While not necessarily agreeing with his fellow world champion's sentiments when it comes to this year's Pirelli tyres, Fernando Alonso believes that Michael Schumacher's criticism has been blown out of proportion by journalists looking for a story.

The Mercedes driver was initially vocal in his criticism of the tyres following last month's Bahrain Grand Prix, [see story here], and then used the build-up to this weekend's event in Barcelona to back up his claims, telling CNN that the rubber, and the way it degrades, was affecting the quality of the racing, despite there having been four winners in as many rounds.

"I just think they are playing much too big an effect, because they are so peaky and so special that we don't put the cars or ourselves to the limit," Schumacher said, "We drive like we're on raw eggs and don't want to stress the tyres at all otherwise you just overdo it and you go nowhere."

While the comparison to 'raw eggs' has provided plenty of scope for mirth amongst F1 observers - it is thought the seven-time champion was referring to the more commonly-used phrase 'driving on eggshells' - Alonso also believes that his rival's comments have been used against him.

"I don't agree that Michael has continually criticised Pirelli," he told reporters, having been confronted by questions about Schumacher's motives, "Michael said one thing and what has been written in the press has maybe exaggerated what he said. I read what he said, and I don't see any big problem with that."

While the German's former Ferrari team-mate, Felipe Massa, has praised Pirelli for the changes they have made to the tyres for 2012 - "I think Pirelli is doing a better job this year than last, when we had some races where the tyres did not work well," he claimed, "Maybe the tyre choice in Bahrain was a bit too much on the soft side but, in general, I think they are working well this season so far." - reigning world champion Sebastian Vettel pointed out that perceptions were probably different from inside and outside of the cockpit.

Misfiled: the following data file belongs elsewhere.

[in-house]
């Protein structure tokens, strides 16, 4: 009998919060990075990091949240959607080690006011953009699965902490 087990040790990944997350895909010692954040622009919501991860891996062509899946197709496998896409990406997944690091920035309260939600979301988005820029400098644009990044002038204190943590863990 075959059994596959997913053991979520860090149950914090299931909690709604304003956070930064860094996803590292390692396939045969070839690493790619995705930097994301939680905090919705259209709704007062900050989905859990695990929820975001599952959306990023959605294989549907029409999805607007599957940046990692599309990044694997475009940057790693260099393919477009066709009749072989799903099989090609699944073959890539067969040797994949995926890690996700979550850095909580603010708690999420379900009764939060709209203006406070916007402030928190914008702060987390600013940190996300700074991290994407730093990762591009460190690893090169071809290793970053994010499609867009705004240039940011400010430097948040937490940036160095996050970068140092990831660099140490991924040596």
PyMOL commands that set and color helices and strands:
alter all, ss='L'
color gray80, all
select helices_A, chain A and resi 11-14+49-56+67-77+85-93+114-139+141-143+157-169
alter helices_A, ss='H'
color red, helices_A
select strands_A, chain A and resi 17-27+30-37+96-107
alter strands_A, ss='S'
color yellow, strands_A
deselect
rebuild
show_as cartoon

"I think we get a completely different impression inside the car than you might get outside it," he noted, "So, you're always talking of two different worlds. I think, for us, [in terms of] quality of racing, if you compare racing today, you have to look after your tyres a lot more than probably you had to three, four, five years ago. If you take, for instance, 2009, where we were allowed to refuel and had new tyres, the tyres lasted longer, in that they didn't see that much degradation. It was a different quality inside the car because you can push nearly every lap similar to qualifying, whereas now I think the racing is different: we fuel the cars up, they are much heavier and, if you have a heavier car, there's more stress for the tyres, so it puts the whole thing in a different window.

"If you put a new set of tyres on with 20 laps to go, or 15 laps to go, which is, let's say, the stint length a couple of years ago, it's a different world for the tyres. The tyres do see more degradation and then we start to slide and then one guy slides more than the other because he puts his tyres on two laps earlier. It creates a different type of racing, [with] more overtaking, which I imagine is seen as better quality from the outside, simply because things happen. I think it depends what you really want. We have more overtaking [and] I think the races over the last two years, since we have changed a couple of things, have become much better.

"Also, I had a race here [in Barcelona] where I was following Felipe [Massa] for 60 laps and couldn't pass. Nowadays, you know that your chance will come in the race and that's changing the position inside the car as well."

Lewis Hamilton, meanwhile, has dismissed suggestions that the bigger gap between tyre compounds scheduled for this weekend's Spanish GP will play a major part in his thinking in Barcelona.

"I feel like I'm driving the same, I'm still aggressive," he told the official F1 website, "The tyres are a little more fragile this year, so attacking as much as perhaps I've done in the past was not going to work. In the last race [in Bahrain], I was attacking, but I could have attacked a lot more if the tyres could have lasted. I would love to have just pushed.

"However, I don't think that it's costing me any more than the others. I've actually just been told by the engineers that they have analysed my and Jenson [Button]'s races and I have been easier on the tyres in the races, which has been a pleasure to hear because everyone talks about how aggressive my driving style is and how aggressive I am with the tyres."

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